Chimpanzees differentially produce novel vocalizations to capture the attention of a human

Hopkins, W. D., Taglialatela, J. P. and Leavens, David (2007) Chimpanzees differentially produce novel vocalizations to capture the attention of a human. Animal Behaviour, 73 (2). pp. 281-286. ISSN 0003-3472

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Abstract

Chimpanzees, Pan troglodytes, produce numerous species-atypical signals when raised in captivity. We examined contextual elements of the use of two of these vocal signals, the 'raspberry' and the extended grunt. Our results demonstrate that these vocalizations are not elicited by the presence of food, but instead function as attention-getting signals. These findings reveal a heretofore underappreciated category of animal signals: attention-getting sounds produced in novel environmental circumstances. The invention and use of species-atypical signals, considered in relation to group differences in signalling repertoires in apes in their natural habitats, may index a generative capacity in these hominoid species without obvious corollary in other primate species.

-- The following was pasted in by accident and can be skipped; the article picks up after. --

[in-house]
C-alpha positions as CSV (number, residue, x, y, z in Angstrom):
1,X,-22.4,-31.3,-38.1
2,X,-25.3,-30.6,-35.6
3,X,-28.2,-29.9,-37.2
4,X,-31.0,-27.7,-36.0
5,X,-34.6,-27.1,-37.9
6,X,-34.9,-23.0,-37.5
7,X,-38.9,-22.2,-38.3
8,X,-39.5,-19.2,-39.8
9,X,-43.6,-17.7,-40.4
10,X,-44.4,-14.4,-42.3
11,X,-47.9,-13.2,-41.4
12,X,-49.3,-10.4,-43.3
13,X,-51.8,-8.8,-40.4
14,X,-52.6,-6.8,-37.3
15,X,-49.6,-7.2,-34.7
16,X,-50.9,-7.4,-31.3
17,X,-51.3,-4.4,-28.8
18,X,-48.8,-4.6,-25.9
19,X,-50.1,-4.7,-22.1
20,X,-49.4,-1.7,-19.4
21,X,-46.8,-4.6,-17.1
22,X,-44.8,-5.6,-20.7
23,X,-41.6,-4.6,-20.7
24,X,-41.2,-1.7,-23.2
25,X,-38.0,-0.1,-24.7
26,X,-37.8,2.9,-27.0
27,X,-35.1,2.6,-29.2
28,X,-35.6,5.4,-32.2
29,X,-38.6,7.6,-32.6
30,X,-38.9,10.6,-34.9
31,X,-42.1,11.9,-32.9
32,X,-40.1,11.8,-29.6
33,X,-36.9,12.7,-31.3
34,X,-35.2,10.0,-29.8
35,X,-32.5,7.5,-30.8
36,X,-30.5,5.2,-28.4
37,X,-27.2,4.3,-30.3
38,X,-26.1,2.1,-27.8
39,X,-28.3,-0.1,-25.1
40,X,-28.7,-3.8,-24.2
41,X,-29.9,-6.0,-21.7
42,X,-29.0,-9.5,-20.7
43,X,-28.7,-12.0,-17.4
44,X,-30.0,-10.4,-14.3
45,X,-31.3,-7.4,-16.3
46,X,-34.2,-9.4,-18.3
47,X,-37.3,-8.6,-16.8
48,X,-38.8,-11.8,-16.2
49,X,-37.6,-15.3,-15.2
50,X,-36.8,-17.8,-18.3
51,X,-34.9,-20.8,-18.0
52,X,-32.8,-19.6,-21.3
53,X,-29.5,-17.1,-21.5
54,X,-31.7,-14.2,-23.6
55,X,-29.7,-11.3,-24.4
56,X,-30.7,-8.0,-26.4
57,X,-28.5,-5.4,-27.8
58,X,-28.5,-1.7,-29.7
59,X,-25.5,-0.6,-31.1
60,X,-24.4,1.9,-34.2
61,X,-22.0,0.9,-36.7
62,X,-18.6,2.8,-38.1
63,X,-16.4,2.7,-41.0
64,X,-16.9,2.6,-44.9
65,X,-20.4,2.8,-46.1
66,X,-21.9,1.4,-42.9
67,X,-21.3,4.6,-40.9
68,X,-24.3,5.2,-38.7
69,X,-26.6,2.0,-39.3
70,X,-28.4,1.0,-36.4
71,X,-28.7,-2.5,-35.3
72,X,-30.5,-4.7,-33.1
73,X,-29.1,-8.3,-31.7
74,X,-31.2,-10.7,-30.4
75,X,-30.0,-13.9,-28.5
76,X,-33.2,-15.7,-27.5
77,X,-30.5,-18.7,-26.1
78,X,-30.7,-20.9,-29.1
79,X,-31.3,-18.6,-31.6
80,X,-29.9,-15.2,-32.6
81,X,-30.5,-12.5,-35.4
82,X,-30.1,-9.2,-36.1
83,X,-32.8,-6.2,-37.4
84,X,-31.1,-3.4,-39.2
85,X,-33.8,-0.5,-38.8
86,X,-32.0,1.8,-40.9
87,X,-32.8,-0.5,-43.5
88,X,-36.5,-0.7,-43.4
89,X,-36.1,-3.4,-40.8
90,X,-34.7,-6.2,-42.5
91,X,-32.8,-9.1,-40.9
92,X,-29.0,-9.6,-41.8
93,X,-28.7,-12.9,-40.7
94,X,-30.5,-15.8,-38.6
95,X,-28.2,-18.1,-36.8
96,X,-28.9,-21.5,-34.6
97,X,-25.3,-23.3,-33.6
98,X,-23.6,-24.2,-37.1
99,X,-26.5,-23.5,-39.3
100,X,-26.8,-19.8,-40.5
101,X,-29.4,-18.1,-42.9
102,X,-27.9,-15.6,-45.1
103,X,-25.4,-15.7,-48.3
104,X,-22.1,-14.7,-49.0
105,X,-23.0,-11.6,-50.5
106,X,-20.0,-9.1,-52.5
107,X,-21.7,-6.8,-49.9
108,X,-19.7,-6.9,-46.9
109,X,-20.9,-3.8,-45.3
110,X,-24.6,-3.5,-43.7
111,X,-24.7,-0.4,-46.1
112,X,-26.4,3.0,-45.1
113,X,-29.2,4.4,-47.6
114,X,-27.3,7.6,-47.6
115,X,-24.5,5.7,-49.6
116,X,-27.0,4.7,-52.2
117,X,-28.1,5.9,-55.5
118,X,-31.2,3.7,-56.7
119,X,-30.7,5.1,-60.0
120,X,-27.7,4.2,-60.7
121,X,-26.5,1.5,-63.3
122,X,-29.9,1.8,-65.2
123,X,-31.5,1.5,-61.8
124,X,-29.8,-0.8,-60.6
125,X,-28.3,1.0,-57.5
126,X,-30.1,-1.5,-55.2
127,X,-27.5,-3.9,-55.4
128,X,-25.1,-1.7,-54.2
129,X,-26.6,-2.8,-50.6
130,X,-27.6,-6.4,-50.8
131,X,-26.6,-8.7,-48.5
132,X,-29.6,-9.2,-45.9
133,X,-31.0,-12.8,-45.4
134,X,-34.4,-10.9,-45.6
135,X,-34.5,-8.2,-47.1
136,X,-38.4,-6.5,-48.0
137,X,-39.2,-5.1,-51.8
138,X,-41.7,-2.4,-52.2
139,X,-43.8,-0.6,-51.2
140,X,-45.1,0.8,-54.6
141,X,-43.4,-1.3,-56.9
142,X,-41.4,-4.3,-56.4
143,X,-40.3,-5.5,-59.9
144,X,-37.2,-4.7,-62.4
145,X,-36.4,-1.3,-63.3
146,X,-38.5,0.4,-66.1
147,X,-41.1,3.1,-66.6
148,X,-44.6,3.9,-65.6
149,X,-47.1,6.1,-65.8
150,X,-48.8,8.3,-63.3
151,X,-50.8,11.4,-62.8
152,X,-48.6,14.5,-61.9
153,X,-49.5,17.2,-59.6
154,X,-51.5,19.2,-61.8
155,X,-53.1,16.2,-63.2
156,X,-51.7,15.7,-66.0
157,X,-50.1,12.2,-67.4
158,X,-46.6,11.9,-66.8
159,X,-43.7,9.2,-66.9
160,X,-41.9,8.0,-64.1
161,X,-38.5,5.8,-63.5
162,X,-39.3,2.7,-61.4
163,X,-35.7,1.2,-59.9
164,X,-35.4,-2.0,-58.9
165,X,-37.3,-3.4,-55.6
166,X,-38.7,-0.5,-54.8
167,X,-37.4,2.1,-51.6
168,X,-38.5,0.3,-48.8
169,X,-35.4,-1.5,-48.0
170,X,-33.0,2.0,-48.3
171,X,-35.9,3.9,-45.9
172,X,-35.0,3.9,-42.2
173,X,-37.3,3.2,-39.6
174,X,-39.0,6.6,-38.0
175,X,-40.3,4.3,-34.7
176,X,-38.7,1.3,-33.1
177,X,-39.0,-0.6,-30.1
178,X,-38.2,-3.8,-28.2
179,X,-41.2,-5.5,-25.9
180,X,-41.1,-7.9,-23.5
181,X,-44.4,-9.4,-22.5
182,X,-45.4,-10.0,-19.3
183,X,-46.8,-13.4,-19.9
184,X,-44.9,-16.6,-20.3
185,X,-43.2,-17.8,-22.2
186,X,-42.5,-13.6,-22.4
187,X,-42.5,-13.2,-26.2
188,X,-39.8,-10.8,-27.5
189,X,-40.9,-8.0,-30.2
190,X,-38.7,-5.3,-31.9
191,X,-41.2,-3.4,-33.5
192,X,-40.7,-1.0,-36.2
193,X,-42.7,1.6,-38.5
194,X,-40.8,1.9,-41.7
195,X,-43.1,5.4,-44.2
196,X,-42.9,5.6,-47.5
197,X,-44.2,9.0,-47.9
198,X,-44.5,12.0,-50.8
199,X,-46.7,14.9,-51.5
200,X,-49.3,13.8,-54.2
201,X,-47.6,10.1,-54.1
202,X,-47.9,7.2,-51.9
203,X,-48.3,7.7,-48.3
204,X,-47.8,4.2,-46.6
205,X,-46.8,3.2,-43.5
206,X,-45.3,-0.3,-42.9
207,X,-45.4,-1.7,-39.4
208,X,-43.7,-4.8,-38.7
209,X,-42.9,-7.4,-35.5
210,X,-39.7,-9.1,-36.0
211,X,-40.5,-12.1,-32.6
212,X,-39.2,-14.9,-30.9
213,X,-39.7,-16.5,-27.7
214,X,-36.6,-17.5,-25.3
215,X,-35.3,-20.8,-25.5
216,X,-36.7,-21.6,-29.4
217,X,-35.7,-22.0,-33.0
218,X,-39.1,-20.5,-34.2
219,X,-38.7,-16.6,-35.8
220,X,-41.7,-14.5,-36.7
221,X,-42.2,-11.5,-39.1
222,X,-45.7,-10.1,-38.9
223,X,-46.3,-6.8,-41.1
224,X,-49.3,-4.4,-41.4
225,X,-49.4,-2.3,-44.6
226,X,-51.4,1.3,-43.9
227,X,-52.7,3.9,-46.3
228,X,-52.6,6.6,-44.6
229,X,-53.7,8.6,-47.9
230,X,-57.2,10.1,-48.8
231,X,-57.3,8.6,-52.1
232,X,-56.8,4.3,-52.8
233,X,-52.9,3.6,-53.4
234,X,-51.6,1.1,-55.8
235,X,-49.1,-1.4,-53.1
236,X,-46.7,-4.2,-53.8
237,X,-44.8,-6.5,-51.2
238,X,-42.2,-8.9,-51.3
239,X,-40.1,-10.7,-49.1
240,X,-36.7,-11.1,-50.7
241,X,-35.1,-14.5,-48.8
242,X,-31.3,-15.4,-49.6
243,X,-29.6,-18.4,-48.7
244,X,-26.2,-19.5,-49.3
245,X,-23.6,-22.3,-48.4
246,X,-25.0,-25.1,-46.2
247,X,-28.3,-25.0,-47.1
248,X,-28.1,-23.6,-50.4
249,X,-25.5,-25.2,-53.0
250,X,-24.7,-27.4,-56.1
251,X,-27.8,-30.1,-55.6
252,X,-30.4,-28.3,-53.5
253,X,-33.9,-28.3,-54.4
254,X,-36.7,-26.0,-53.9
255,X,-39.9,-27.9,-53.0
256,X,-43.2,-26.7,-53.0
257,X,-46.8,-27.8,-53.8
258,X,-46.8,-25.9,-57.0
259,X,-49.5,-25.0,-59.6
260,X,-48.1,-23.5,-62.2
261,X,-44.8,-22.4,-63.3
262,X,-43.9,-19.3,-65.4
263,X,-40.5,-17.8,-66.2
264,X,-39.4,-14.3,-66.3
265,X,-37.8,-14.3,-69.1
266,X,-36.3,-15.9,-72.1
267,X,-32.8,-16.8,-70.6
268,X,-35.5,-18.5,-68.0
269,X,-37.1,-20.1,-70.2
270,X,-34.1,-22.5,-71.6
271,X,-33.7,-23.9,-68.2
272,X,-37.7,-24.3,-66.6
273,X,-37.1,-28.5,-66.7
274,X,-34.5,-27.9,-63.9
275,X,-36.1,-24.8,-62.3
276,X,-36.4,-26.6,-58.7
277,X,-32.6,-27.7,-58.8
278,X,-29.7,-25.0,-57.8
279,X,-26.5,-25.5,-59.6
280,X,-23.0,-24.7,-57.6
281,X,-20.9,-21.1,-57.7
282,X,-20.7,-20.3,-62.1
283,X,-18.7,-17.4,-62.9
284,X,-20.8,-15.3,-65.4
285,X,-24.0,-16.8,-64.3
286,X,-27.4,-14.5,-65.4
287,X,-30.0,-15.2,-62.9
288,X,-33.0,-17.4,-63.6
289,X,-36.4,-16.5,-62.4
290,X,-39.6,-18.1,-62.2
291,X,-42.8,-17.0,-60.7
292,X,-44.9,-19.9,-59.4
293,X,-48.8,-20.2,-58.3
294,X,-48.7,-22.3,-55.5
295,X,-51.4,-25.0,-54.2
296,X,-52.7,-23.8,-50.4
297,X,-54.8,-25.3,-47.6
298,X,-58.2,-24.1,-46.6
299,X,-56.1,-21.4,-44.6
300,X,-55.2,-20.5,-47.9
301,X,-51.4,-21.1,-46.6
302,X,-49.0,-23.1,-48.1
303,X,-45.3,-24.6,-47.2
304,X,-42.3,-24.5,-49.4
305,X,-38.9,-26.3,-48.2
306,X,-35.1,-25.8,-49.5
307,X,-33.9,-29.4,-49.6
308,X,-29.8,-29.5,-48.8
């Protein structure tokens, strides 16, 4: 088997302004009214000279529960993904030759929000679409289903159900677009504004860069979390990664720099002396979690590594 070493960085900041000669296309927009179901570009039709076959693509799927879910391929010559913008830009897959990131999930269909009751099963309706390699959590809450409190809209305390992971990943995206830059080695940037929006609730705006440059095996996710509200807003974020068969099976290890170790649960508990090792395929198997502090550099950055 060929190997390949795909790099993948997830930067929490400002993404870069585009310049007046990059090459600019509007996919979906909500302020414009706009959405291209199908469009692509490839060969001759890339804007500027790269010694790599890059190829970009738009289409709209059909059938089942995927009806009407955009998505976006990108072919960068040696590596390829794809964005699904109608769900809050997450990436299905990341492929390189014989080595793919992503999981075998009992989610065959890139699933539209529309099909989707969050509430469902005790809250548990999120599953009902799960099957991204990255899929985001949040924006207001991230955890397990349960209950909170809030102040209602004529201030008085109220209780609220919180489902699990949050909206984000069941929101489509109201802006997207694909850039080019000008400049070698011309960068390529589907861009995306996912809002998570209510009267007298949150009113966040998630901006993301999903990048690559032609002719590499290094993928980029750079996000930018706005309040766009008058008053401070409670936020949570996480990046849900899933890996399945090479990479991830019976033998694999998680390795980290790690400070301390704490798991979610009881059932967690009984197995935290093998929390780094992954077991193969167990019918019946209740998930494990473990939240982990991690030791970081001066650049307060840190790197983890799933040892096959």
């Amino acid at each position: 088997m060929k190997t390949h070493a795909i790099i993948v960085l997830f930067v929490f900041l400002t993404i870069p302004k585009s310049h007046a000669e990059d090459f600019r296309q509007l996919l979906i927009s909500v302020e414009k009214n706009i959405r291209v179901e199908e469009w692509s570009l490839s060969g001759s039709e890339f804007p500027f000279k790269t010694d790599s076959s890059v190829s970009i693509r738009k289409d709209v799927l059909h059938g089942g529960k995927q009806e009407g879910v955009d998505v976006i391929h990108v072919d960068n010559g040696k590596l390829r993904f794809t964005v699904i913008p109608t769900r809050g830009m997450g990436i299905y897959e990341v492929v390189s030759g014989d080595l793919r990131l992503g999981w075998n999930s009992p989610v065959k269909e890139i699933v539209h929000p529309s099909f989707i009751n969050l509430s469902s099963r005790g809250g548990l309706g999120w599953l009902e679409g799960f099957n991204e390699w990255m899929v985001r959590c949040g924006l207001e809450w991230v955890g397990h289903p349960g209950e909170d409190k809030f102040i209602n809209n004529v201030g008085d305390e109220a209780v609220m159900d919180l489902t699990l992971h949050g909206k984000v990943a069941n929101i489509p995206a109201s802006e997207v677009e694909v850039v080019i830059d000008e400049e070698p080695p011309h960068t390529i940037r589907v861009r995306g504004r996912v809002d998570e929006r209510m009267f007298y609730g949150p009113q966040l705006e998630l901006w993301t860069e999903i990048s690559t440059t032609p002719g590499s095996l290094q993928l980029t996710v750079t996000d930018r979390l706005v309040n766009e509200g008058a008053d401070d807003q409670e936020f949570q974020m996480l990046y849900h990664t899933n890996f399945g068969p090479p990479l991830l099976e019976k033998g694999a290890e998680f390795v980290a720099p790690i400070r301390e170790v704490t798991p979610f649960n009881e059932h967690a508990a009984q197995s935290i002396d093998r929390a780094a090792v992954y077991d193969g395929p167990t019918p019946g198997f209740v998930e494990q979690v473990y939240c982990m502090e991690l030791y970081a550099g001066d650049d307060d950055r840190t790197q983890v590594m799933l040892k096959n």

Item Type: Article
Schools and Departments: School of Psychology > Psychology
Depositing User: David Leavens
Date Deposited: 06 Feb 2012 15:50
Last Modified: 14 Feb 2012 12:39
URI: http://sro.sussex.ac.uk/id/eprint/14629
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